Advertisement

HomeLearning DifficultiesHealth & DevelopmentLife After High School

Smoothing your child's transition to middle school

Planning and conversation will ease your tween's anxiety about meeting the new, complex demands of middle school.

By Nancy Firchow, M.L.S.

Ah, middle school. Though your child may barely be entering puberty and may still be a pre-teen, the transition to middle school is a big step on the road to maturity. A big, scary step. Regardless of what specific grade marks the beginning of junior high or middle school in your community, your child will be both excited and afraid. Researchers have found that students anticipating the move to middle school worry about three aspects of the change: logistical, social, and academic. Your child with learning or attention difficulties shares the same worries as her peers, and may be afraid the change will be even harder for her.

While you won't be able to calm your child's fears completely, with some advance planning and open discussions you can substantially ease her mind. The first step is understanding what may worry your child.

Logistical concerns

When researchers asked kids what aspect of moving to middle school most concerned them, the top answers related to how things at the new school worked (Akos, 2002). How would they find the right classroom? What happened if they were tardy? Where was the cafeteria? What about the bathrooms?

Middle school is a much more complex environment than grade school. The campus is larger, there are more students, and instead of one teacher and one classroom, your child will have a separate instructor, and classroom, for each subject or block of subjects (e.g., language arts/social studies or math/science). It's no wonder kids worry about finding their way in this new world.

For your student with learning or attention problems, understanding the rules and procedures of the new school may be even more important. The challenge of navigating multiple transitions between classes and organizing books and materials for every subject may be all she can handle in the first few weeks. Here are some strategies for helping your child make a smoother transition to middle school:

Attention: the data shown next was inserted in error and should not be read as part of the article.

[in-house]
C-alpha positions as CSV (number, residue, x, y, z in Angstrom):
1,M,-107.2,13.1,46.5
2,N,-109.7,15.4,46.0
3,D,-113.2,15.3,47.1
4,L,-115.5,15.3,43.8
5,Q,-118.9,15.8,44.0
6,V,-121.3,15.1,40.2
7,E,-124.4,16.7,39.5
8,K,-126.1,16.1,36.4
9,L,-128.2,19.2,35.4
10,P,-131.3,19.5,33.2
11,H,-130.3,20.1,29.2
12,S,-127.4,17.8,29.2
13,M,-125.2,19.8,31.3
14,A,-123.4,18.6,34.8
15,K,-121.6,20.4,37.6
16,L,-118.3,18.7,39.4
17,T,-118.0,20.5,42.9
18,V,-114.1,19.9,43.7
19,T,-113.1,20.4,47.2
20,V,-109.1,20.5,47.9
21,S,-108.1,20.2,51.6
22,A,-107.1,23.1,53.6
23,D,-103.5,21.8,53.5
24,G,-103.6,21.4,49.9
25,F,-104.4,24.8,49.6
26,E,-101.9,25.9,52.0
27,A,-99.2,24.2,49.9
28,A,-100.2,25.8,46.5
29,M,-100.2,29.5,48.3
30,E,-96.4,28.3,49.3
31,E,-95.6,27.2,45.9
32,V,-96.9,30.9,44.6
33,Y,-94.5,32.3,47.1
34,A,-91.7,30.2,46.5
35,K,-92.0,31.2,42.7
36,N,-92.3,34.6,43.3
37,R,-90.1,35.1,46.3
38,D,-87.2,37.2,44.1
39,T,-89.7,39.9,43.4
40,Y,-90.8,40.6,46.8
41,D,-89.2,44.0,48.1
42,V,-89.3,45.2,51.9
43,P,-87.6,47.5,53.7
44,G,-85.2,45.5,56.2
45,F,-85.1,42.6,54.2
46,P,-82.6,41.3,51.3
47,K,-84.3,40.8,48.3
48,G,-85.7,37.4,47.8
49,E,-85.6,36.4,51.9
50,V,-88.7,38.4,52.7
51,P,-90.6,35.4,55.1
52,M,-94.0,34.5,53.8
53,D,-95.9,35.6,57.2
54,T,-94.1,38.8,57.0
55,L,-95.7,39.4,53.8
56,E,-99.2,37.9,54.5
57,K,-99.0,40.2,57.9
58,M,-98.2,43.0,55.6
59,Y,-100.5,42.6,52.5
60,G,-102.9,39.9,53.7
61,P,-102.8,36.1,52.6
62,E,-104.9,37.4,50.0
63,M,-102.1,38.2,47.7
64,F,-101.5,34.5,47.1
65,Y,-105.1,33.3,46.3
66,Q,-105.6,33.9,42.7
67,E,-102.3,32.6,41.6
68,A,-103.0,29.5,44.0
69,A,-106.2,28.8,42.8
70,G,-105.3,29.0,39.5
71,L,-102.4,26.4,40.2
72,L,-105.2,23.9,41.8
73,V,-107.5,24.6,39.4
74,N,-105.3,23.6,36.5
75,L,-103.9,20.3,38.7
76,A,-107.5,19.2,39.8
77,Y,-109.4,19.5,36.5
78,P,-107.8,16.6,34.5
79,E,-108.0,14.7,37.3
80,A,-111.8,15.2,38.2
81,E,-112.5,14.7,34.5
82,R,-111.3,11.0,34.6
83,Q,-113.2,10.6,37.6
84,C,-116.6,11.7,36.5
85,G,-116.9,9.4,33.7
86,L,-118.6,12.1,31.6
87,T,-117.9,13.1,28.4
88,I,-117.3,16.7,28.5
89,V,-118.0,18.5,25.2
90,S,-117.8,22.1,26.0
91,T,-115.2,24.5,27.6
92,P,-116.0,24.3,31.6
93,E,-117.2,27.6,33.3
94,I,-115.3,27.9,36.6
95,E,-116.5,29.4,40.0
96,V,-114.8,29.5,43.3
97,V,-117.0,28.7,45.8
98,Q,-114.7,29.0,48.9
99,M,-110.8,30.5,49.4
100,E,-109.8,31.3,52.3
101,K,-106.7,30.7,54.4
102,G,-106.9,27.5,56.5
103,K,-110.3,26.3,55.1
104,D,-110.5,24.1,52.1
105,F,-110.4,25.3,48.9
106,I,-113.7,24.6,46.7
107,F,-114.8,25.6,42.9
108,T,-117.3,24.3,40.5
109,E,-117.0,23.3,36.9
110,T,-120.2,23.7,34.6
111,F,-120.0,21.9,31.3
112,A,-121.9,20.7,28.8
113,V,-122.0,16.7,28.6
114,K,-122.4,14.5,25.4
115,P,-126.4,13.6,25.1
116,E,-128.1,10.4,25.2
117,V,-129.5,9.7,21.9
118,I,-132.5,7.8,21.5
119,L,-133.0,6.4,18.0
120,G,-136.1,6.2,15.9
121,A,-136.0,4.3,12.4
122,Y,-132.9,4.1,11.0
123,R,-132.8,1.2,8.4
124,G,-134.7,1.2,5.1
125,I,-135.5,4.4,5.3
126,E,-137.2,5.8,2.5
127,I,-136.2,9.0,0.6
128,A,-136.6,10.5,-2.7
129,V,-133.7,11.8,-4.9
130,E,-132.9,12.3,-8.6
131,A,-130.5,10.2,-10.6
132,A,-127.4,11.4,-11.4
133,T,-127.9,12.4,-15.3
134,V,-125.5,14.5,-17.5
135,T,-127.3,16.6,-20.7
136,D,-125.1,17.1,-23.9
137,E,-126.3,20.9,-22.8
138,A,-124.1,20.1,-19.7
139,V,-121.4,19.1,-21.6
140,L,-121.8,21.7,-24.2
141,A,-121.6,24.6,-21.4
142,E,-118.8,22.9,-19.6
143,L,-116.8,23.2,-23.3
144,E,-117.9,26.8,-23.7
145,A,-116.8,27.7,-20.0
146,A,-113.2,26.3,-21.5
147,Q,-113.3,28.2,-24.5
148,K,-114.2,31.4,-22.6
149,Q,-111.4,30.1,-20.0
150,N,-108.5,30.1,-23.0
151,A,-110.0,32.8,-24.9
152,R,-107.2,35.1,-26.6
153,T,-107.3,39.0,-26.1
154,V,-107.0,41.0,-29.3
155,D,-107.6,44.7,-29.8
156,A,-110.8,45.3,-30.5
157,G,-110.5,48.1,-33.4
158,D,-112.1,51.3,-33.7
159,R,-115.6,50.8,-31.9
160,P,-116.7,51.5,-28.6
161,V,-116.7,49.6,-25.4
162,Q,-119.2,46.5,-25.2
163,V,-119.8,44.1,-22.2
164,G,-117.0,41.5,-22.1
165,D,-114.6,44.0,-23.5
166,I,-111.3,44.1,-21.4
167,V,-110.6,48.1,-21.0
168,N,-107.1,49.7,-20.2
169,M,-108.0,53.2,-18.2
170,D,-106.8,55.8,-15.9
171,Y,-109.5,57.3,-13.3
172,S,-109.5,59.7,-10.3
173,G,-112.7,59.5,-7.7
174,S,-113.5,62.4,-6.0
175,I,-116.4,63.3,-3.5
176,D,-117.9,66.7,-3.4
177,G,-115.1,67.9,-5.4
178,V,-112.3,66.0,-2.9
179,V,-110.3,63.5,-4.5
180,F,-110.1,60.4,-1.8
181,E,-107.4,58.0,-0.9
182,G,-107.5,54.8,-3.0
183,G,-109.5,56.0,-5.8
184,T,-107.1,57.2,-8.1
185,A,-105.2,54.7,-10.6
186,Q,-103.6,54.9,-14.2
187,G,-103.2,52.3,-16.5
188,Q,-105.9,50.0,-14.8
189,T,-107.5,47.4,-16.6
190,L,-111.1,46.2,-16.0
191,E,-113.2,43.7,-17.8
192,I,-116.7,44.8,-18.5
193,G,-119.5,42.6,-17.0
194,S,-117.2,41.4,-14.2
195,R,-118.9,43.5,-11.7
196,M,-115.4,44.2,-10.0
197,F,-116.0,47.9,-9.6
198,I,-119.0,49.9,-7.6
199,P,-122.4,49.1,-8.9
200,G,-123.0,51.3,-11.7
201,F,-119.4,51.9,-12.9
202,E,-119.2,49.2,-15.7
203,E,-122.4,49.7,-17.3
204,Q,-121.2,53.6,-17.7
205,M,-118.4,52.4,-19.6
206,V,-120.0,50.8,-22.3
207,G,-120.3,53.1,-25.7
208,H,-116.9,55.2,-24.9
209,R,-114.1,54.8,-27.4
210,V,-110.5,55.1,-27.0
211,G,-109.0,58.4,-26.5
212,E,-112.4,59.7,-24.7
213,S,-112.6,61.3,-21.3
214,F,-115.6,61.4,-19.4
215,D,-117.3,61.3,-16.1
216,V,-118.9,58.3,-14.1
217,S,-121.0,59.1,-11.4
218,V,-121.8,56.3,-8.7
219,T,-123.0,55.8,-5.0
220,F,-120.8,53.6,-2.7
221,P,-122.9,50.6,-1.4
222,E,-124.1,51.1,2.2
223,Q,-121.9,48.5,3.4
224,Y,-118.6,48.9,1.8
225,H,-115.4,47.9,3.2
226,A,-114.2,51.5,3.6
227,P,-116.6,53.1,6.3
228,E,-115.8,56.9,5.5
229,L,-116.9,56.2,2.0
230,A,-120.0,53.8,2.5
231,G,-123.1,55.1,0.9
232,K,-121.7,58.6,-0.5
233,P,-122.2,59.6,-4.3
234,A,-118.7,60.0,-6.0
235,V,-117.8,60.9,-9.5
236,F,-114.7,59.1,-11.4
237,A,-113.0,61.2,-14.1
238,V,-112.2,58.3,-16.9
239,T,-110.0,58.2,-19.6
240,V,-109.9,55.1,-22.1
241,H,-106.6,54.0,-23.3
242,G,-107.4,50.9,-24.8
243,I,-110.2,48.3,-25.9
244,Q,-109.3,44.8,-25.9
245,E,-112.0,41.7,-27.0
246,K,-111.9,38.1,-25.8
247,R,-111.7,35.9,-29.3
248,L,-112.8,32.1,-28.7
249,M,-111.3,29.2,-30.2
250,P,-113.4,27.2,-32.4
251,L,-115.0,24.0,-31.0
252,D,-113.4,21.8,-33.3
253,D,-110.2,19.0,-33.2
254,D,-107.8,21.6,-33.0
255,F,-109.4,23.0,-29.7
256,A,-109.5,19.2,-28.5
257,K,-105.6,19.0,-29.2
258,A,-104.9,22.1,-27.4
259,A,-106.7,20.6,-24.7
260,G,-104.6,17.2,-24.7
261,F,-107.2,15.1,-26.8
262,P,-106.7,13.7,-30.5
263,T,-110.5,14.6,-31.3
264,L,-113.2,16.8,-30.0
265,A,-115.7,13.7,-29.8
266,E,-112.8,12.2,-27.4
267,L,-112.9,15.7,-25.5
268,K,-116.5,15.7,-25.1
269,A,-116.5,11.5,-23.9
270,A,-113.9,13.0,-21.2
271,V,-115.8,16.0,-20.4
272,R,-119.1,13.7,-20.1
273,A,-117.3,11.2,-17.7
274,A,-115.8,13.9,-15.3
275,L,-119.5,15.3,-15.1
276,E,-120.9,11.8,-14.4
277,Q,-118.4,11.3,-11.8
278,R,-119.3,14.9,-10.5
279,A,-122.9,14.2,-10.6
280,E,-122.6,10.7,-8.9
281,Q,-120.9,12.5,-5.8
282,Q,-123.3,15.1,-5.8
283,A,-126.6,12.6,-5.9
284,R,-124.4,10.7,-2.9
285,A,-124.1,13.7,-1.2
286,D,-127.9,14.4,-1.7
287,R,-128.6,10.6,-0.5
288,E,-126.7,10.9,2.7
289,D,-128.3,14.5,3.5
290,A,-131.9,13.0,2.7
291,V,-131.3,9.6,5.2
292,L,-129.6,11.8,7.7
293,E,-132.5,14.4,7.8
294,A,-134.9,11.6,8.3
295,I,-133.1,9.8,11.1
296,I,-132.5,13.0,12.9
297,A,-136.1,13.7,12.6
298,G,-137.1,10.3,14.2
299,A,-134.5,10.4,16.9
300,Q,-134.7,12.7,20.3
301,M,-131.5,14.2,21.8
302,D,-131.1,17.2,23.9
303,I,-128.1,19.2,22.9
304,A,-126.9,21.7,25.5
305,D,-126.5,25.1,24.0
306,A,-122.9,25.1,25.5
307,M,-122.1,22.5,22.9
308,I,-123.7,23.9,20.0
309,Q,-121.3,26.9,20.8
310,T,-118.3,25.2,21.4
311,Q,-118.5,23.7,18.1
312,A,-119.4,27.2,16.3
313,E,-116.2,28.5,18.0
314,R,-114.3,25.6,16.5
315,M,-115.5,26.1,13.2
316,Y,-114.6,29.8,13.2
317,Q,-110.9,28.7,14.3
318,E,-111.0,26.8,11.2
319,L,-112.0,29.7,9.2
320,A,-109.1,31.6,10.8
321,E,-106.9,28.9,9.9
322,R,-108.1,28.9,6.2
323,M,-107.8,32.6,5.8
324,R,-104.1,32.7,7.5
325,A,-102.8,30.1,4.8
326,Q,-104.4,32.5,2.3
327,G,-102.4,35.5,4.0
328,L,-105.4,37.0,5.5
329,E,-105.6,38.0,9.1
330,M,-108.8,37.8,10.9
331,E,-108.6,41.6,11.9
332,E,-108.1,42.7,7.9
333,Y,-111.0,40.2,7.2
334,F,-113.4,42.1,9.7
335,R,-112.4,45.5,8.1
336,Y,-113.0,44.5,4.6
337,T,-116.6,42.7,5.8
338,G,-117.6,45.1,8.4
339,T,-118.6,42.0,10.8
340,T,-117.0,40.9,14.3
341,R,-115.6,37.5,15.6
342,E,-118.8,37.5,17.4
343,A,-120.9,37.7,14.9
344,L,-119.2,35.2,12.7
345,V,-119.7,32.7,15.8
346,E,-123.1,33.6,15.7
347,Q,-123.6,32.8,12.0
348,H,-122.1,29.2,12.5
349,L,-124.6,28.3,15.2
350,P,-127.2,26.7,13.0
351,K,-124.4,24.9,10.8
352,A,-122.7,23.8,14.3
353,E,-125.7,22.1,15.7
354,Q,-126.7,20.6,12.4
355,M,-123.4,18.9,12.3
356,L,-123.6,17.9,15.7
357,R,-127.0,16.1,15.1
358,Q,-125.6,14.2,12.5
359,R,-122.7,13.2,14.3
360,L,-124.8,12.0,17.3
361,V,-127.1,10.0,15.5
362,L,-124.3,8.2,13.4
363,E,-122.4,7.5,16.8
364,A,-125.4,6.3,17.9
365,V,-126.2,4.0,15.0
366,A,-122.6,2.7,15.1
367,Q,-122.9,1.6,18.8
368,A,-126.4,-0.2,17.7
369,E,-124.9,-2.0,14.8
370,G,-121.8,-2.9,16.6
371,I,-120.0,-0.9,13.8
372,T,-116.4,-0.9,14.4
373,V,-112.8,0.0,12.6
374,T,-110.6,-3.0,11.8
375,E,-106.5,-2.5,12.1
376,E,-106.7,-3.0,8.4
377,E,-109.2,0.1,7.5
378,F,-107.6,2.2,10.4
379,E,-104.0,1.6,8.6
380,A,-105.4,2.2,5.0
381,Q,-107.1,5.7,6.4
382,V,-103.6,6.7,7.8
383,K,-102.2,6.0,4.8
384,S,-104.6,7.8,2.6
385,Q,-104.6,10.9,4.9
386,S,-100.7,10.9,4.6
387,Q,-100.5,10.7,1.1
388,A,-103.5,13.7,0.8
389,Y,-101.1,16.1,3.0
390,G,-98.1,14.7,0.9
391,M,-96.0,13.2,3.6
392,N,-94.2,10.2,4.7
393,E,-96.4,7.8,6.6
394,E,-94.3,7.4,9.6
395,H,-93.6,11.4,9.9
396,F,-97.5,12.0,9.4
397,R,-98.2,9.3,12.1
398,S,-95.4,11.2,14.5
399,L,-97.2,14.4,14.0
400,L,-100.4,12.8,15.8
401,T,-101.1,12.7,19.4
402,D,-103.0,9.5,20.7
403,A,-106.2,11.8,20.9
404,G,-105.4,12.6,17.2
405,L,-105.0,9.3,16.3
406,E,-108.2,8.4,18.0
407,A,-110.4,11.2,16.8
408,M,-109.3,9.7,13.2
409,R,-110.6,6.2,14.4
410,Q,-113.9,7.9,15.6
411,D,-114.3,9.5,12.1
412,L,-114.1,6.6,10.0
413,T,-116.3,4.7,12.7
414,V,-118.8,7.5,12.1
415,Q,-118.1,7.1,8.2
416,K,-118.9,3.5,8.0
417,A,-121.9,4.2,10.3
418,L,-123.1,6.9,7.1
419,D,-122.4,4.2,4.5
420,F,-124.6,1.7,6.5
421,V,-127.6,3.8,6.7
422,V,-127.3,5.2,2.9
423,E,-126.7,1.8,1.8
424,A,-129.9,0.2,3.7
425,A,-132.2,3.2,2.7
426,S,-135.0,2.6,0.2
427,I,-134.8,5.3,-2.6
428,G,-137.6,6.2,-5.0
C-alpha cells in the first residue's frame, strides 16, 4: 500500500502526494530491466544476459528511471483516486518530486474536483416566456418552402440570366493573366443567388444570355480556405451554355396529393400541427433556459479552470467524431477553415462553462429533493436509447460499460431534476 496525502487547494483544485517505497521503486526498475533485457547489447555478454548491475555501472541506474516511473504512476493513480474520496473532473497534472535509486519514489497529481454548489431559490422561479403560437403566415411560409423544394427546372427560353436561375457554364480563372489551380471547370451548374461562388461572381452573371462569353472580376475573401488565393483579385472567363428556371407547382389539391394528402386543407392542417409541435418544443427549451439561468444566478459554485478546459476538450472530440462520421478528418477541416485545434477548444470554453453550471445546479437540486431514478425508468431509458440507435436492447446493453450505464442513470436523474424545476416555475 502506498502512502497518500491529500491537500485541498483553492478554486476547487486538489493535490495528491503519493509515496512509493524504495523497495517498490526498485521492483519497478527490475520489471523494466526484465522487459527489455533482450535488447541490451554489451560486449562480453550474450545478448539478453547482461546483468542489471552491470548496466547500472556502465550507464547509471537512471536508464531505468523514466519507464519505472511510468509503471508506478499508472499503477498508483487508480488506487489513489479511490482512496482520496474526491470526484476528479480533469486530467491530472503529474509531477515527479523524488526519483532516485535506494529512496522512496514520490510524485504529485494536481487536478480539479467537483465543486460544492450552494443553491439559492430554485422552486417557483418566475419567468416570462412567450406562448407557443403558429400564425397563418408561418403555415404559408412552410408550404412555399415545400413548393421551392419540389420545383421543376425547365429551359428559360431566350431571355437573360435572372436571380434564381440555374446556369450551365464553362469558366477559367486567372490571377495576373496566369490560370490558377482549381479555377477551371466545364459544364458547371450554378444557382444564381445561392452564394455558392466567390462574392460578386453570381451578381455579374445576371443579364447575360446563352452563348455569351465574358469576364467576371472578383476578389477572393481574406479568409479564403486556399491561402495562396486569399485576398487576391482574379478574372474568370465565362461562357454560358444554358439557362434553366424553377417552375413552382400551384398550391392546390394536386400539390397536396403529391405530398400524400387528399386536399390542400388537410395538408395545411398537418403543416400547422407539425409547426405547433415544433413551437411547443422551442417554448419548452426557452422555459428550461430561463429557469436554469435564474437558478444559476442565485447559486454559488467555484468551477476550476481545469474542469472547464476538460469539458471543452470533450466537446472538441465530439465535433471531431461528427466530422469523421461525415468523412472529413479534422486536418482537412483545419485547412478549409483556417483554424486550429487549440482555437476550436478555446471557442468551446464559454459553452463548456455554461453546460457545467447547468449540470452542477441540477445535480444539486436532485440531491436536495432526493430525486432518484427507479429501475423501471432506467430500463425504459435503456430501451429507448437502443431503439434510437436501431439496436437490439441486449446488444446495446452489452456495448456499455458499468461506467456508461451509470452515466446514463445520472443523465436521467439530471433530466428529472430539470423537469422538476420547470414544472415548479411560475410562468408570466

• Explore the school's Web site with your child. Search for announcements, schedules, and events.
  • Accompany your child on campus tours and orientations offered to parents and incoming students. The better you understand the school layout and rules, the more you can help your child.
  • Get a map of the campus and take your child to explore. Pick a time after school in the spring or in the days just before school starts in the fall. Be sure to check in with the school office to get an OK for your explorations.
  • Include a couple of your child's friends on campus treks. They can boost each other's memory about where things are when school starts.
  • Take advantage of summer programs — academic or recreational — offered at the new school for incoming students. Your child will get the feel for the campus in a much more relaxed atmosphere.
  • Get a copy of your child's class schedule and mark the location of her locker and each classroom and bathroom on the school map. Tape both of these inside her binder. If your child has trouble reading maps, walk the route between classes with her — more than once, if necessary — and note landmarks that the student can use to navigate.
  • Find out the length of the passing period between classes. Time it out for your child. Demonstrate how far she can walk in that amount of time.
  • Get a copy of the student handbook. Review rules and requirements — especially the school's code of conduct, which describes consequences for violations of the most important rules. Ask the school staff questions about anything that's unclear.
  • Buy your child a lock for her locker several weeks before school starts to give her plenty of time to practice opening and closing it. (Note: Consider whether a combination or keyed lock is best for your child.)
  • Make sure your child has an easy-to-read wristwatch so she can quickly see if she needs to hurry to be on time to class. If she has a cell phone, make sure the time is set correctly and she is in the habit of checking it.

Comments from GreatSchools.org readers

08/18/2009:
"Want some additional information, answers to questions, or support? Please consider joining and posting them at the 'Learning and Attention Difficulties' group found here at GS to receive to receive practical suggestions from parents who have faced similar challenges: http://community.greatschools.org/groups/11554"
ADVERTISEMENT
ADVERTISEMENT